Credit Suisse Group AGNYSE
Thu, Dec. 1, 1:52 AM
- Pledging to come clean about secret assets, Credit Suisse (NYSE:CS) has frozen dozens of accounts as it tries to determine if U.S. clients are hiding money from the IRS, Bloomberg reports.
- The bank is looking at indicators such as phone numbers or powers of attorney to determine whether Americans are the true owners of accounts not disclosed to the tax agency.
Sun, Nov. 20, 7:17 AM
- Credit Suisse (NYSE:CS) has pushed more than 1M customers into a new Swiss bank which goes live today, a step toward what could be Switzerland's biggest stock market listing in more than a decade.
- The creation of the new subsidiary that caters for Swiss retail, corporate, private and IB clients, is part of a broader shake-up under CEO Tidjane Thiam to focus more on wealth management and less on volatile investment banking.
- Considered one of the group's crown jewels for its profitability, its executives hope the new bank - Credit Suisse (Schweiz) AG - could command a valuation of around 20B Swiss francs ($19.8B).
Mon, Nov. 14, 10:40 AM
- The election means a stronger dollar, higher interest rates, tax cuts, and infrastructure spending, says Bank of America, boosting Credit Suisse (CS +3.9%) to Buy from Neutral.
- Credit Suisse is also considered a higher risk stock, and those are the ones you want to own in a bull market.
- Better U.S. growth means improved profitability for investment banking and better investor perception of investment banking is particularly key for Credit Suisse, says the BofA team.
- CS is now higher by 13% since the election.
Fri, Nov. 11, 8:26 AM
- "Some Democrat appointments at the DOJ have only a few weeks left before they are replaced," says Barclays, laying out a bullish case for European lenders who are likely to face smaller mortgage-related settlements.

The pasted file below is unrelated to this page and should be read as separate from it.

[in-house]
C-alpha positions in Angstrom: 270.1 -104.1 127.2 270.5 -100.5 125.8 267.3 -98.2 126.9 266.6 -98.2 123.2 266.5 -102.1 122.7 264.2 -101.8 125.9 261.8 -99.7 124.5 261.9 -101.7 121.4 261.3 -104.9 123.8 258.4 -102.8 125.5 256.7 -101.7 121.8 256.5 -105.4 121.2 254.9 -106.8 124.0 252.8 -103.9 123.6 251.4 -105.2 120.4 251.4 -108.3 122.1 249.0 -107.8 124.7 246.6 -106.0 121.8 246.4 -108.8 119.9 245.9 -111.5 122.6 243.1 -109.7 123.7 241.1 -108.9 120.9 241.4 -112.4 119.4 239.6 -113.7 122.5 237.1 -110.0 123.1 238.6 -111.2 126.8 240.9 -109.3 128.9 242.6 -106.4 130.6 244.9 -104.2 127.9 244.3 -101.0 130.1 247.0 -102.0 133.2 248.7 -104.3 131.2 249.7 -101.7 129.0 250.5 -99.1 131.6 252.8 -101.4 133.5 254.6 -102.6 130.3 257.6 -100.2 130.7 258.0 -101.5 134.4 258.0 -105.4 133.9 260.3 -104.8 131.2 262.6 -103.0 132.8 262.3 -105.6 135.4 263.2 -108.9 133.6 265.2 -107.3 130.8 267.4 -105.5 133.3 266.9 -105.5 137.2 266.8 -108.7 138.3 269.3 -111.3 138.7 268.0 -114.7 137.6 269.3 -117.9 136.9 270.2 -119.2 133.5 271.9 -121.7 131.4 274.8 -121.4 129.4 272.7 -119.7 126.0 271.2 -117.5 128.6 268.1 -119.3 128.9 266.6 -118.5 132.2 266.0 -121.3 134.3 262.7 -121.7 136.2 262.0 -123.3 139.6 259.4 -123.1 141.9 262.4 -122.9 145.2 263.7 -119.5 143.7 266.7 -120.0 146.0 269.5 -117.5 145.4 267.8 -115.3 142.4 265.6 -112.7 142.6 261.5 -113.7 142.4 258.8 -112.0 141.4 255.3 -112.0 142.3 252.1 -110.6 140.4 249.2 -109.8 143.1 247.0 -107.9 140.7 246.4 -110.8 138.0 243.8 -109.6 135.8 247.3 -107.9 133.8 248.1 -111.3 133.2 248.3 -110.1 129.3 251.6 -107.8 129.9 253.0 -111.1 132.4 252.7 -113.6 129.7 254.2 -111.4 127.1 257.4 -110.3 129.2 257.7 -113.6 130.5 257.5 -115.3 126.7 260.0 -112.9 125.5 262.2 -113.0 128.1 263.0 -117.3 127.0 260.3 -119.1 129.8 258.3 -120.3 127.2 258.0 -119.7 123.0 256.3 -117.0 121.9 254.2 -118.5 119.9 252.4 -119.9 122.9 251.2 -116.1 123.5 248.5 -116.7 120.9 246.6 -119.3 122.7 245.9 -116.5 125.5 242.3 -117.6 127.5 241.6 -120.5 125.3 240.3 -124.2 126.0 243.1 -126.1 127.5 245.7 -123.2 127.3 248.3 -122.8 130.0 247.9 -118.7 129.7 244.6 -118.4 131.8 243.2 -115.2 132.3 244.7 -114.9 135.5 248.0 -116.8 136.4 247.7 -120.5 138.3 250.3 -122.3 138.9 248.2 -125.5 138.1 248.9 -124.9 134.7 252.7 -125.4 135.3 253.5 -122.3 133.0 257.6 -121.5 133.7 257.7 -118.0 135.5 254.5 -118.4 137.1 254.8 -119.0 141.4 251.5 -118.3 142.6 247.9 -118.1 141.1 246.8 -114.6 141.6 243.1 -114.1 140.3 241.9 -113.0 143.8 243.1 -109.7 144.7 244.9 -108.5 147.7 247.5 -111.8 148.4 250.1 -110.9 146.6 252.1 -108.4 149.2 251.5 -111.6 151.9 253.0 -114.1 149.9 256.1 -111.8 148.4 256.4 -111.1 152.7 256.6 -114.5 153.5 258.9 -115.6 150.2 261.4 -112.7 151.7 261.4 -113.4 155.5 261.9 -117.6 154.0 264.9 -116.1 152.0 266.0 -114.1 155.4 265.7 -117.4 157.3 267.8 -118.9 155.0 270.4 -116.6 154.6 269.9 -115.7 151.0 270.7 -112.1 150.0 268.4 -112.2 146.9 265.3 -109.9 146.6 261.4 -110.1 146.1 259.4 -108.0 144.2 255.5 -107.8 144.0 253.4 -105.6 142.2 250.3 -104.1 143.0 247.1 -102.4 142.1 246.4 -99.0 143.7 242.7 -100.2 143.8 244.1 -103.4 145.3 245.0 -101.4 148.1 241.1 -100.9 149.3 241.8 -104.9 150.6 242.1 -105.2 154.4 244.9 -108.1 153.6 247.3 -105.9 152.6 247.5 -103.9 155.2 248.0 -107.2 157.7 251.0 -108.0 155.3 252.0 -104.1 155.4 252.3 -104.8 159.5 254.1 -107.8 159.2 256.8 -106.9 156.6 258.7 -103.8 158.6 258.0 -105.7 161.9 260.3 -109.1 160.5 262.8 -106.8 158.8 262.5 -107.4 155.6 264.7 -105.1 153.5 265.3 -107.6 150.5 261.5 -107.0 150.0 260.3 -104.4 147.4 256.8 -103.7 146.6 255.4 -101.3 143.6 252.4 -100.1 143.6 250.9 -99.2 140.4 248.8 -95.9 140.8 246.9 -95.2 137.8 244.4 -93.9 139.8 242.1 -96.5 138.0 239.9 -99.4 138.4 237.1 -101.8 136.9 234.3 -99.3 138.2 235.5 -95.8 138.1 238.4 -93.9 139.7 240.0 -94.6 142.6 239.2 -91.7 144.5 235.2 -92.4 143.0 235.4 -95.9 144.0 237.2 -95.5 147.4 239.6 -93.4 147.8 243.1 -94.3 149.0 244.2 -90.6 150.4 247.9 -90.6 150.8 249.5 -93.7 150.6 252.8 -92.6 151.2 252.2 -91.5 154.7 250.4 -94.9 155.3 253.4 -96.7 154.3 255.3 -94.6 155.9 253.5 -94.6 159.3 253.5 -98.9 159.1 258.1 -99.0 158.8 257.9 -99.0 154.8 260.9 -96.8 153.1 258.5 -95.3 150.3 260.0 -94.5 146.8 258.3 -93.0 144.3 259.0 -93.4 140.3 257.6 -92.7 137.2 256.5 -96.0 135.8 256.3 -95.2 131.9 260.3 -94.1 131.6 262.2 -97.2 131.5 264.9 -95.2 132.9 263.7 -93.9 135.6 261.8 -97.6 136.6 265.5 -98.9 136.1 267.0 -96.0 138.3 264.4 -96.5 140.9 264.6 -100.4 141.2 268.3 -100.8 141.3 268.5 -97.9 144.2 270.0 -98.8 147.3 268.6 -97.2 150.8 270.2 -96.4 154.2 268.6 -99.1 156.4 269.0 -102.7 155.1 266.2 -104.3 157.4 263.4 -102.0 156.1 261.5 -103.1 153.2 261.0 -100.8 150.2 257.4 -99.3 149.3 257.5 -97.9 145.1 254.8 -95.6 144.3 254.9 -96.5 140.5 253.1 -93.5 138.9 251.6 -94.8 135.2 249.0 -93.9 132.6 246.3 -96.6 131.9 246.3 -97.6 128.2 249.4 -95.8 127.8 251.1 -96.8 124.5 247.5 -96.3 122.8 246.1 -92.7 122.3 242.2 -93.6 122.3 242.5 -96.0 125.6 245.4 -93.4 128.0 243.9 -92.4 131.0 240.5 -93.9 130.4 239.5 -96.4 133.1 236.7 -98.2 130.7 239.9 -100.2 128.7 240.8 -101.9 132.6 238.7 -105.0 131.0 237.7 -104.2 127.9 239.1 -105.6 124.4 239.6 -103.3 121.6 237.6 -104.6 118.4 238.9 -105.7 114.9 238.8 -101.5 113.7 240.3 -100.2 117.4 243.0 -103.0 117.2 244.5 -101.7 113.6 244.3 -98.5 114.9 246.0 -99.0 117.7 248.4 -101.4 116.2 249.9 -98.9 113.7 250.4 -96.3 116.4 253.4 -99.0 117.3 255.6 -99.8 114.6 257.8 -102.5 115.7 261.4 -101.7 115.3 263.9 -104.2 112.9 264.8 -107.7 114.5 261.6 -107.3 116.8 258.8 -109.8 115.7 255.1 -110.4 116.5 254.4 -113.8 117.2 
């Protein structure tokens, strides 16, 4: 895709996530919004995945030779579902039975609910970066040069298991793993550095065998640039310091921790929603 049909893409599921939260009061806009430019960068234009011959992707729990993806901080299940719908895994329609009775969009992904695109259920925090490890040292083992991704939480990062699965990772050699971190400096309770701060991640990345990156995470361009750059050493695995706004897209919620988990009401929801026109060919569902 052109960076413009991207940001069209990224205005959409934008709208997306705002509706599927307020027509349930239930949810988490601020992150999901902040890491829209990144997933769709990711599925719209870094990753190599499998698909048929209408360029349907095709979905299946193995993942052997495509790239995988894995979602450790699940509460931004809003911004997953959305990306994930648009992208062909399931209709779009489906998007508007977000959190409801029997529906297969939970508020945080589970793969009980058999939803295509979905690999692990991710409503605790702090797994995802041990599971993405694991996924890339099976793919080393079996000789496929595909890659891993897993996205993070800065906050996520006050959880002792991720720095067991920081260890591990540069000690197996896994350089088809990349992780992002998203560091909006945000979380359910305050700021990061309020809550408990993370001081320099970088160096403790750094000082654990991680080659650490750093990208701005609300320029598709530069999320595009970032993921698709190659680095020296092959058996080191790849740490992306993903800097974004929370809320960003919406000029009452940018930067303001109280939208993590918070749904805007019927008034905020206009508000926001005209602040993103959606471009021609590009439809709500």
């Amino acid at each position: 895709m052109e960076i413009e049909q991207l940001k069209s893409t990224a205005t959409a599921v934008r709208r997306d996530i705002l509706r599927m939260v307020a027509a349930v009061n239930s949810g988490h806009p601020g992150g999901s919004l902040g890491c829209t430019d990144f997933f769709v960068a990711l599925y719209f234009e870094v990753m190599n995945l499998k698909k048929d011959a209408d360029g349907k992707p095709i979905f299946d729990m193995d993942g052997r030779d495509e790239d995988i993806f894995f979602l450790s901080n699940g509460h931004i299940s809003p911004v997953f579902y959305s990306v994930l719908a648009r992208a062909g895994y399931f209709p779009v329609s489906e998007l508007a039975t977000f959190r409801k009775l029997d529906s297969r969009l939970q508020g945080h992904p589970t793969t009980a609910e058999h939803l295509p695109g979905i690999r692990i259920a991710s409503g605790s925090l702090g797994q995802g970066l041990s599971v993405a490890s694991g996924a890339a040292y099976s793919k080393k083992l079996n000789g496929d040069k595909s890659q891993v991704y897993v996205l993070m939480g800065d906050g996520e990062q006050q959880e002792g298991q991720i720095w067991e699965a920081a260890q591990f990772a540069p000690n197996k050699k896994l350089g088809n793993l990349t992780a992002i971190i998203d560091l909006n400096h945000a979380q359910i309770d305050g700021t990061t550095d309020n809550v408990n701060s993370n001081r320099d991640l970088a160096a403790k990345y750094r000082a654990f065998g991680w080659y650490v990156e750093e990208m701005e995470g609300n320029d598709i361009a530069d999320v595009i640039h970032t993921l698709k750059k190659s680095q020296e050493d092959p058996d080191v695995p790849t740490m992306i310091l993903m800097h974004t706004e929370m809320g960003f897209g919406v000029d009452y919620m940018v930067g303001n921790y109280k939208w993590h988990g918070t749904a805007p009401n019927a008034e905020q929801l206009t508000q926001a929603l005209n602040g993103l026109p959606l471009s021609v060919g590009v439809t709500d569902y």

- Chief among them is Deutsche Bank (NYSE:DB), which has been staggered by reports that Obama's DOJ wants $14B to walk away.
- Also in talks with Justice are Credit Suisse (NYSE:CS) and RBS. Under investigation, but not necessarily in settlement discussions yet are Barclays (NYSE:BCS), UBS, and HSBC.
Thu, Nov. 10, 9:17 AM
- Gainers: TUBE +82%. SODA +18%. AHT +11%. AEG +10%. ZLTQ +10%. NAT +9%. TASR +9%. MTL +9%. SHAK +8%. KSS +8%. EBIO +8%. UBS +8%. PUK +7%. FCEL +8%. ARIA +6%. FCX +6%. RBS +6%. ENDP +6%. BCS +6%. CS +5%.
- Losers: SUNW -31%. ANTH -19%. BVX -14%. NVAX -11%. WUBA -11%. BBD -8%. SEDG -7%. RRR -6%. AZN -6%. VIV -6%. SBS -5%. NGG -5%.
Wed, Nov. 9, 10:22 AM
- Banking stocks are ripping solid gains on the heels of the Republican party taking the White House and retaining control of Congress. The prospect of higher interest rates and lighter regulation is outweighing concerns over new U.S. trade policies.
- "Bank stocks have been besieged by Dodd-Frank regulations and a climate not conducive to supporting a stronger level of economic growth," observes Smead Capital Management.
- Notable gainers include SunTrustBanks (STI +2.9%), Comerica (CMA +3.5%), Wells Fargo (WFC +2.7%), State Bank Financial (STBZ +3.7%), First Republic Bank (FRC +3.3%), Barclays (BCS +2.8%), Credit Suisse (CS +1.6%).
- Then there's JPMorgan (JPM +3.2%) and Bank of America (BAC +3.2%) which just carved out new 52-week highs.
- The SPDT KWB (NYSEARCA:KBE) is up 2.66% on the day, while the SPDR KBW Regional Banking ETF (NYSEARCA:KRE) is 2.84% higher.
Wed, Nov. 9, 4:19 AM
- Donald Trump's victory throws into question the core assumption the Fed will raise interest rates soon and follow with further gradual hikes over coming years.